Saturday, November 28, 2009

In a moment the world changed forever.

Based on Cormac McCarthy's novel by the same name, The Road (Hillcoat, 2009) is a post-apocalytpic tale of a man and his son trying to survive by any means possible.  Starring Viggo Mortensen as "the man" and new-comer Kodi Smit-McPhee as "the boy," this film is dark, eerie, and throughly captivating from beginning to end.  And as someone who has read the book, it certainly stayed true to McCarthy's original work so fans will be happy.

Like the book, the film is incredibly simplistic and everything from costumes to set decor were stripped to the bare-minimal.  The desaturated colors and minimal score create an utterly chilling effect.  This is certainly a very dark view of the world.  "The most arresting aspect of The Road is just how fully the filmmakers have realized this bleak, blighted landscape of a modern society reduced to savagery," commented New York Times' top film critic, A.O. Scott.  But it is the loving relationship of father and son that off-sets this gloominess so well and draws you in.  And both Mortensen and Smit-McPhee put in outstanding performances.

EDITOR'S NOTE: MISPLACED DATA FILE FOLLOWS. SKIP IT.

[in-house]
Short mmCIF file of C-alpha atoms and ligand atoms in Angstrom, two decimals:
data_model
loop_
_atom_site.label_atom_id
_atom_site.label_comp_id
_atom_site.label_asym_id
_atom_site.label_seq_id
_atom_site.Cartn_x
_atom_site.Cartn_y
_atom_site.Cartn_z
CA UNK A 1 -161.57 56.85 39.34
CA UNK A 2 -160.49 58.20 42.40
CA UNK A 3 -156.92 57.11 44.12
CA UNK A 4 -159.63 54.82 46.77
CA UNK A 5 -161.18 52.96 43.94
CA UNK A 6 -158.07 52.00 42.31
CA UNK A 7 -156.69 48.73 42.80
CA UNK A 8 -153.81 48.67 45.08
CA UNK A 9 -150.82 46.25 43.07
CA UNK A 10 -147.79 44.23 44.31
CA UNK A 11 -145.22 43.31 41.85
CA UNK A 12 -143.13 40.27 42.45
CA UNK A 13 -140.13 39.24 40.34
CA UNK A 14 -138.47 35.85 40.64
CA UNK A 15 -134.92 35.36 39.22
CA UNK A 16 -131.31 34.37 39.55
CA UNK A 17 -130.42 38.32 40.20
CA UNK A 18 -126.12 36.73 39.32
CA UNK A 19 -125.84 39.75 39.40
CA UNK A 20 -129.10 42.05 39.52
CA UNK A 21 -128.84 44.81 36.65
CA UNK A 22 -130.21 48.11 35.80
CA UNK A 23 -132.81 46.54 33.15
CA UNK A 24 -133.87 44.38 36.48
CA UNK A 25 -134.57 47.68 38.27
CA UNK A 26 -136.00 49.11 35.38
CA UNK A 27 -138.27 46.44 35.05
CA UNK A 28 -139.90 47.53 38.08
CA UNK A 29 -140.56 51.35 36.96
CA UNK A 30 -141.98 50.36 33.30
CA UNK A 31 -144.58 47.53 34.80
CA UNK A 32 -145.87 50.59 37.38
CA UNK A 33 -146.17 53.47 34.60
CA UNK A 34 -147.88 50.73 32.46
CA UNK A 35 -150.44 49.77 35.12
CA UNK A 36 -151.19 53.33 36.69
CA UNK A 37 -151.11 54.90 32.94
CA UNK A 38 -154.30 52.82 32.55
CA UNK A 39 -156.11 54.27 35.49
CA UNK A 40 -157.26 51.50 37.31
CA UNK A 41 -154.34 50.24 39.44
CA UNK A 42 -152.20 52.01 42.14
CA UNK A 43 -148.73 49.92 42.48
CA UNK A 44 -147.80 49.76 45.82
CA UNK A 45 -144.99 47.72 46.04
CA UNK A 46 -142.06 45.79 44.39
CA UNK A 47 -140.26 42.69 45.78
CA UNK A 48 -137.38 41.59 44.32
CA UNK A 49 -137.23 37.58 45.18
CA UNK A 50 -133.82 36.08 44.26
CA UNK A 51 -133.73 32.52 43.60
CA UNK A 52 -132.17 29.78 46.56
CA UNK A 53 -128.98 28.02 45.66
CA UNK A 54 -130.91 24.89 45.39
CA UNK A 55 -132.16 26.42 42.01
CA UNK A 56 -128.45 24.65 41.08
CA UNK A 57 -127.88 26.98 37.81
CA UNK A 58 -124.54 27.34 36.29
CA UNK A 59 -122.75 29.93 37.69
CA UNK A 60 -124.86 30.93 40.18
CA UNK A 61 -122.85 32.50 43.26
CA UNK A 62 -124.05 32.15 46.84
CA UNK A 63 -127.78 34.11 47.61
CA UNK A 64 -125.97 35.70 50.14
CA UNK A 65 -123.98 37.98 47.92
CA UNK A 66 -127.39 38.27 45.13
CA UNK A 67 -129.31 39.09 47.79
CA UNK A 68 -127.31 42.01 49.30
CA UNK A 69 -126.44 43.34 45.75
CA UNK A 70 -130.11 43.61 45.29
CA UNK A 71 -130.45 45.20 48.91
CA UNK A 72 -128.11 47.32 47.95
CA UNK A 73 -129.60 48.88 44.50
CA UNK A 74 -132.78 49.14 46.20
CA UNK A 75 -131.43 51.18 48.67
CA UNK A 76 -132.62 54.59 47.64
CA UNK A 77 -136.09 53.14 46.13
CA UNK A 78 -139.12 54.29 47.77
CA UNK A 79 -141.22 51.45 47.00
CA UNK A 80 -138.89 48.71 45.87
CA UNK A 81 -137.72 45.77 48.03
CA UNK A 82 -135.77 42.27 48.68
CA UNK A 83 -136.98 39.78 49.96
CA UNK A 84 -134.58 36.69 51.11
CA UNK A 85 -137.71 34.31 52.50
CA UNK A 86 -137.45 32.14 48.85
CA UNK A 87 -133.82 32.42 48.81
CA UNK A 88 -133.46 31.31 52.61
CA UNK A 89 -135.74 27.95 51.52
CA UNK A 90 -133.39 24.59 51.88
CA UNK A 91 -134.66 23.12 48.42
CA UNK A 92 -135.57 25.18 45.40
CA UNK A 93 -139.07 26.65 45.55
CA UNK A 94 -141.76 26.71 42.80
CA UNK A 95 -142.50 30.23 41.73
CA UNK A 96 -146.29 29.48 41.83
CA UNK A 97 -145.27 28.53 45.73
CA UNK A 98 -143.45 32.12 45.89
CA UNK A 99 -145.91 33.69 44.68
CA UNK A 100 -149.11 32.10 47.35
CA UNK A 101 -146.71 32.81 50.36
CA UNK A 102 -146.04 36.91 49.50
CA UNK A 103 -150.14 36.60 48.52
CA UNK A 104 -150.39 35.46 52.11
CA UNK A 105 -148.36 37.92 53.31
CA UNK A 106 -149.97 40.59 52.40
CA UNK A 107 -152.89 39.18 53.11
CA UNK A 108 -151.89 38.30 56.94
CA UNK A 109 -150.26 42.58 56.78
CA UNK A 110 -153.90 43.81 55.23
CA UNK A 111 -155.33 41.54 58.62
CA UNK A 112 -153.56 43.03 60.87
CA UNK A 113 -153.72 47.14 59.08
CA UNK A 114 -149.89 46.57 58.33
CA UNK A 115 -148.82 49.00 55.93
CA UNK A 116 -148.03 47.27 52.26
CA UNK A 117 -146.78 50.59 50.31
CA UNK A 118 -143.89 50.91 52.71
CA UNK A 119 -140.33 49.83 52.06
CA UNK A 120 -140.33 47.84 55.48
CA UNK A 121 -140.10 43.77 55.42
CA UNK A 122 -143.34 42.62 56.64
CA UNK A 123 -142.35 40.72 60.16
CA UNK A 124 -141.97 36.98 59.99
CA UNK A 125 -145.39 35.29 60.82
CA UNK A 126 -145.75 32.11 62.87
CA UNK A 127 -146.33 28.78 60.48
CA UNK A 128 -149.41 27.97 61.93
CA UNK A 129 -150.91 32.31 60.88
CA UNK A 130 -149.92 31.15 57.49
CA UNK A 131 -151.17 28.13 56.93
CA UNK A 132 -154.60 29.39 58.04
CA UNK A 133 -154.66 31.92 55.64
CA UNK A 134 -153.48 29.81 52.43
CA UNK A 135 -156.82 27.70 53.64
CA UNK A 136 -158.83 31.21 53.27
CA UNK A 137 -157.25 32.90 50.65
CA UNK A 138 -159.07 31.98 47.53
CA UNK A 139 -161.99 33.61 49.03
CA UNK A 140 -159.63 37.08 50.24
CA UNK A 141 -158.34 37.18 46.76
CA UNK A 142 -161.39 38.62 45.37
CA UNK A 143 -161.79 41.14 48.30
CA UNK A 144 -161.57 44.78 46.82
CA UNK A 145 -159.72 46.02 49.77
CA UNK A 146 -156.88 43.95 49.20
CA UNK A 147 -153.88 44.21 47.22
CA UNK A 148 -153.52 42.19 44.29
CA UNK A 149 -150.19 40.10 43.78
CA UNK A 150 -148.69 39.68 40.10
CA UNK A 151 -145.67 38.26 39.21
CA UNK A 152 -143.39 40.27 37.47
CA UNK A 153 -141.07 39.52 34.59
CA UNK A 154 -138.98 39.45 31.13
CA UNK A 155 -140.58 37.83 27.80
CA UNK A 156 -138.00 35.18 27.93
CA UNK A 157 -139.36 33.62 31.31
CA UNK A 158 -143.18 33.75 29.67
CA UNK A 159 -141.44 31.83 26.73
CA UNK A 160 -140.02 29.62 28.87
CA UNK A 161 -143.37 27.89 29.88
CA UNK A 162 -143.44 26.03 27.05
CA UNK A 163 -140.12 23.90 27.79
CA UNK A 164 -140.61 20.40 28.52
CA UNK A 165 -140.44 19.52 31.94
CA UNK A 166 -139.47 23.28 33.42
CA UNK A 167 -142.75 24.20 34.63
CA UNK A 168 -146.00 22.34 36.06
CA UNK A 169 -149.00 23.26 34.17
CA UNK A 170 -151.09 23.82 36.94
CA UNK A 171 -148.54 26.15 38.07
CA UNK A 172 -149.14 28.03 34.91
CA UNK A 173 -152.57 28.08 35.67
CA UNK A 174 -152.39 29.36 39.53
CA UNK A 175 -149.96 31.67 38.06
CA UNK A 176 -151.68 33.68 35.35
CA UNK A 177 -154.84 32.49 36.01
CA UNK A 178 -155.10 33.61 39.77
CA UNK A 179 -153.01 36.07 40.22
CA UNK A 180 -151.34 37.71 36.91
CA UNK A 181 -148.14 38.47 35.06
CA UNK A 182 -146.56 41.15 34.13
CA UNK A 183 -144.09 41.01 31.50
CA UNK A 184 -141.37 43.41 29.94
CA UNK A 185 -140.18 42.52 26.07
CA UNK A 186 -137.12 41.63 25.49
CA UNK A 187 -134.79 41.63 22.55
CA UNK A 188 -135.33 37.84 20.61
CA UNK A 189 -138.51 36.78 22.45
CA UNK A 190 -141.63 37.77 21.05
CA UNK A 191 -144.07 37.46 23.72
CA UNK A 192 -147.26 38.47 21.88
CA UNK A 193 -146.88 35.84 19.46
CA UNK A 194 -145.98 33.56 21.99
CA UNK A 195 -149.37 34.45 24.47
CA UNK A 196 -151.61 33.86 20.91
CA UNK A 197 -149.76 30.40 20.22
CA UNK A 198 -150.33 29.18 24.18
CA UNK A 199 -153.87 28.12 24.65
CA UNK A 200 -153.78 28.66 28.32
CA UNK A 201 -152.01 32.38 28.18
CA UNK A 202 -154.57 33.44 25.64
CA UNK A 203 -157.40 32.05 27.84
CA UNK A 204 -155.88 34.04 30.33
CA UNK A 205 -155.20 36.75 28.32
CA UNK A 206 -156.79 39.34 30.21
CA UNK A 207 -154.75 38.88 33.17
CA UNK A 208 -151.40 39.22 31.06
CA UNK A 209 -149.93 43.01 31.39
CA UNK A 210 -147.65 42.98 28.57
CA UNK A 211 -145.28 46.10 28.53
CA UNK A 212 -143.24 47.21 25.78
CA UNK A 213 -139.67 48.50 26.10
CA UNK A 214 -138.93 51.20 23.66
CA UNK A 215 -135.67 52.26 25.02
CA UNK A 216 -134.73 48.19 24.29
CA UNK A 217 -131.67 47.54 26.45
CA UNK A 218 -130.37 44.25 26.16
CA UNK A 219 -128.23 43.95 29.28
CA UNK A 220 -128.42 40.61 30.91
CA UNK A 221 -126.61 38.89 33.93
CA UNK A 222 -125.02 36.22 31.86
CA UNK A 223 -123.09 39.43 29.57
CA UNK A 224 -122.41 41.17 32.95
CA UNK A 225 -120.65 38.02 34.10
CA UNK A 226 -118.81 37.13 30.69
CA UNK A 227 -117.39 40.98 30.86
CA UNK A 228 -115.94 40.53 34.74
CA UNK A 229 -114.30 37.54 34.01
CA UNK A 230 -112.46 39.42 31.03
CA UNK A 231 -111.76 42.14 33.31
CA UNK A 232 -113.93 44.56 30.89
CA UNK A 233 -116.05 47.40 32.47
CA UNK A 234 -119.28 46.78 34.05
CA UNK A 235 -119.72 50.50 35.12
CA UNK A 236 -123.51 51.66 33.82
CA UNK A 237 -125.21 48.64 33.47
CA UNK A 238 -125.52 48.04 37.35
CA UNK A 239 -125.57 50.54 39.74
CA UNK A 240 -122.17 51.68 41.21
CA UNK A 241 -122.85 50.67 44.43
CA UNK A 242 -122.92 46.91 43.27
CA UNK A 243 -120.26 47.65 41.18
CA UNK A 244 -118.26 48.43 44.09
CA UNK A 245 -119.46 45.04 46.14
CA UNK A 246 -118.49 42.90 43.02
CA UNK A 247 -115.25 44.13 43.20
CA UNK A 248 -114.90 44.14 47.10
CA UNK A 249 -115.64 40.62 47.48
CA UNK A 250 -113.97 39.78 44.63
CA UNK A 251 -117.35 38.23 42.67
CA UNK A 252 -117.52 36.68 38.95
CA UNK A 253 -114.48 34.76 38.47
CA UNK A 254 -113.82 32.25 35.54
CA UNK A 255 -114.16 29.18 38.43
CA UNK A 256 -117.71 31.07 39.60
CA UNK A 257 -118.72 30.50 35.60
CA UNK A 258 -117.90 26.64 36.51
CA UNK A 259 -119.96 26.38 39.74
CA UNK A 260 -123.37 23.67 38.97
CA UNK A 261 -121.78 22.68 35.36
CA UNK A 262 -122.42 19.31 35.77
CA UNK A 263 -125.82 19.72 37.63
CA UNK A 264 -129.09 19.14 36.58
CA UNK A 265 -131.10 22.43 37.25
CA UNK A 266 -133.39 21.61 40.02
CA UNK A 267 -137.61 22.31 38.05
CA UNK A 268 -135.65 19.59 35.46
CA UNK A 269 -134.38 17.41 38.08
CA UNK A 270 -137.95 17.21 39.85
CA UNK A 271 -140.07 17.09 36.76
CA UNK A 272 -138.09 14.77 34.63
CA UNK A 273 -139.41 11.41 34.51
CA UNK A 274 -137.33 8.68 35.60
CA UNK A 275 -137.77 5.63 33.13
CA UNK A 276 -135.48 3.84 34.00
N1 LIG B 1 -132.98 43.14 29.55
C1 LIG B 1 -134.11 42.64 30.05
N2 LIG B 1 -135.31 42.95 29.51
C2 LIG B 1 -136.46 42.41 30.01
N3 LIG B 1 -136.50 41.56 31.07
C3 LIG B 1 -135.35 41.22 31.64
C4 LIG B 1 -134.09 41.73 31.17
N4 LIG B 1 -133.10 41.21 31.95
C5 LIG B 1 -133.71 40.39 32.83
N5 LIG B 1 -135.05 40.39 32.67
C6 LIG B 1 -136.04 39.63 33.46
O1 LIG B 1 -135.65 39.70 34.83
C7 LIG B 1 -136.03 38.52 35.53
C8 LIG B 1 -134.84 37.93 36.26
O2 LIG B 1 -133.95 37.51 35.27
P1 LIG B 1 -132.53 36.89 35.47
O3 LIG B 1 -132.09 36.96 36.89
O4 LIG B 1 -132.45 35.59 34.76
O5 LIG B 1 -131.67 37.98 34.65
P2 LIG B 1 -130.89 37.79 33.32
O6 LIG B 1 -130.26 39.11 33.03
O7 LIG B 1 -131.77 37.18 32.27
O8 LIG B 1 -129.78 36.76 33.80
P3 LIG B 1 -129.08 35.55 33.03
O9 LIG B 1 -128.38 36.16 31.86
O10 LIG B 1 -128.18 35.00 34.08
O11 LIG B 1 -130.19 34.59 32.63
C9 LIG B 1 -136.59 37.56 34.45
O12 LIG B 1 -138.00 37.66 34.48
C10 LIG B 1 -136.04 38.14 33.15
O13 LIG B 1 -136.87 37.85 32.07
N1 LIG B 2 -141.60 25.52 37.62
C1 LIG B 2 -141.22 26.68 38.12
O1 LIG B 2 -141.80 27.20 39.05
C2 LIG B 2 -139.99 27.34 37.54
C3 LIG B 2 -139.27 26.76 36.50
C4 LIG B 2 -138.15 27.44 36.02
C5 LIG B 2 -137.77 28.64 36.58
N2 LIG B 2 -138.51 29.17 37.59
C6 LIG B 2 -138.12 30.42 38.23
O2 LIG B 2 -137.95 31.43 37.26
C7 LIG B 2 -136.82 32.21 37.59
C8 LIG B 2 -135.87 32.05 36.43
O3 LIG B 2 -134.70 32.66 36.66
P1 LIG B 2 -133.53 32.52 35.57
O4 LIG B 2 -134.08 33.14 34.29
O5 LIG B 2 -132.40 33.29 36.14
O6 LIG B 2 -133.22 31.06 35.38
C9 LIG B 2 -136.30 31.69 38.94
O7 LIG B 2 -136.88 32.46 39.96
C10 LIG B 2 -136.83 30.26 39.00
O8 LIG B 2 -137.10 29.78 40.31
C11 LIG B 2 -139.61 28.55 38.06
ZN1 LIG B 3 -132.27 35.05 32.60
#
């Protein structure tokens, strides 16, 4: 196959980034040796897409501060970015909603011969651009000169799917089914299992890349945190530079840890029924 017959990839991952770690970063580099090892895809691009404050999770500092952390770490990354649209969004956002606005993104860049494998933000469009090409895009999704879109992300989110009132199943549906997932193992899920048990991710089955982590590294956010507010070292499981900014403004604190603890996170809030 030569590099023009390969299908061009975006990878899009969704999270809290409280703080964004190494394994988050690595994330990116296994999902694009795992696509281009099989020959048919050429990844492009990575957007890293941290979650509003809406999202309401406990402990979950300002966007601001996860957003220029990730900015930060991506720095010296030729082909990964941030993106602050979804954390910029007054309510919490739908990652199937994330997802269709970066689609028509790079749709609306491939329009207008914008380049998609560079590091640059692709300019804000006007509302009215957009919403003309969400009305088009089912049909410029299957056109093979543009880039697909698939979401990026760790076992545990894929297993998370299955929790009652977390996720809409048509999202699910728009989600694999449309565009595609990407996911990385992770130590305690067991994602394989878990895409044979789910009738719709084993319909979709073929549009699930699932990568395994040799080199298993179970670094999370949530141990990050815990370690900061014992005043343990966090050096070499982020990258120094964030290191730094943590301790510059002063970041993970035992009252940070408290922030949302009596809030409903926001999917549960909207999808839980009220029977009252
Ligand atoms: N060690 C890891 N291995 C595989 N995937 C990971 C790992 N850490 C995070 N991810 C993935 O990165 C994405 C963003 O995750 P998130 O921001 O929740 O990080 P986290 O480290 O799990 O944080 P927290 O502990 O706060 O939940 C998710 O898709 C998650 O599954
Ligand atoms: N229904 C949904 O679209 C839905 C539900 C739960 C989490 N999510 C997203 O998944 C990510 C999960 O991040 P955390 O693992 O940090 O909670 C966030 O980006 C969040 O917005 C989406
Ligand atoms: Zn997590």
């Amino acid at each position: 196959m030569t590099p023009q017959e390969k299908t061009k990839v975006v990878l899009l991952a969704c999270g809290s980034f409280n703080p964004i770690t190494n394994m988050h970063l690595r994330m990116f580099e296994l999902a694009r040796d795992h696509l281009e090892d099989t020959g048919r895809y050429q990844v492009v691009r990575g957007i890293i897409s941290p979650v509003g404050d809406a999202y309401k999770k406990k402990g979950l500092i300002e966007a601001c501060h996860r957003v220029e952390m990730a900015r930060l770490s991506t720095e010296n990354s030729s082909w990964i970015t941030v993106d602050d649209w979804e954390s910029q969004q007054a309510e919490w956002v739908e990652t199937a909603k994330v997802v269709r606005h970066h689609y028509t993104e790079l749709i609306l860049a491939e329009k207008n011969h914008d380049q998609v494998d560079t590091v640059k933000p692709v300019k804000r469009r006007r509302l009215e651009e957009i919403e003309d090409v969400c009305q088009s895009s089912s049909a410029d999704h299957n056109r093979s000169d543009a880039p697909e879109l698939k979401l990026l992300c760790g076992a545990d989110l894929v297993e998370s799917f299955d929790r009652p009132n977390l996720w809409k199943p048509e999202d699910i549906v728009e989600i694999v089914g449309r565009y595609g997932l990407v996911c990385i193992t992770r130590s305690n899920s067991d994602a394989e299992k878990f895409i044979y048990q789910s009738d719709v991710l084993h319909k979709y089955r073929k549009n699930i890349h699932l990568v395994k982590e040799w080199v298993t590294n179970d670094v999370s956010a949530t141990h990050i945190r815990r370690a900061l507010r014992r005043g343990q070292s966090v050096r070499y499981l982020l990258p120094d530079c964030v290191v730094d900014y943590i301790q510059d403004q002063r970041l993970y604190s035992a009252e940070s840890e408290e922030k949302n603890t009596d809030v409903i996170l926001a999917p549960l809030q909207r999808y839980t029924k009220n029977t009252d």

With a 70% on Rotten Tomatoes, this seems to be a well-liked film.  Steven Rea of the Philadelphia Inquire stated, "I cannot think of another film this year that has stayed with me, its images of dread and fear - and yes, perhaps hope - kicking around like such a terrible dream."  It is certainly bleak, but hope still resonates.  I'll be curious to hear what people who have not read the book think of the film.  Some of the details, or perhaps lack there of, seemed more obvious in the book.  For example, the characters (other than Ely) have no names.  And the repetitive motifs and symbols of fire and hope might have been more noticeable in the text as well.

So while I would not try to argue that it is better than the book, it is certainly a well-made,
worthwhile film.

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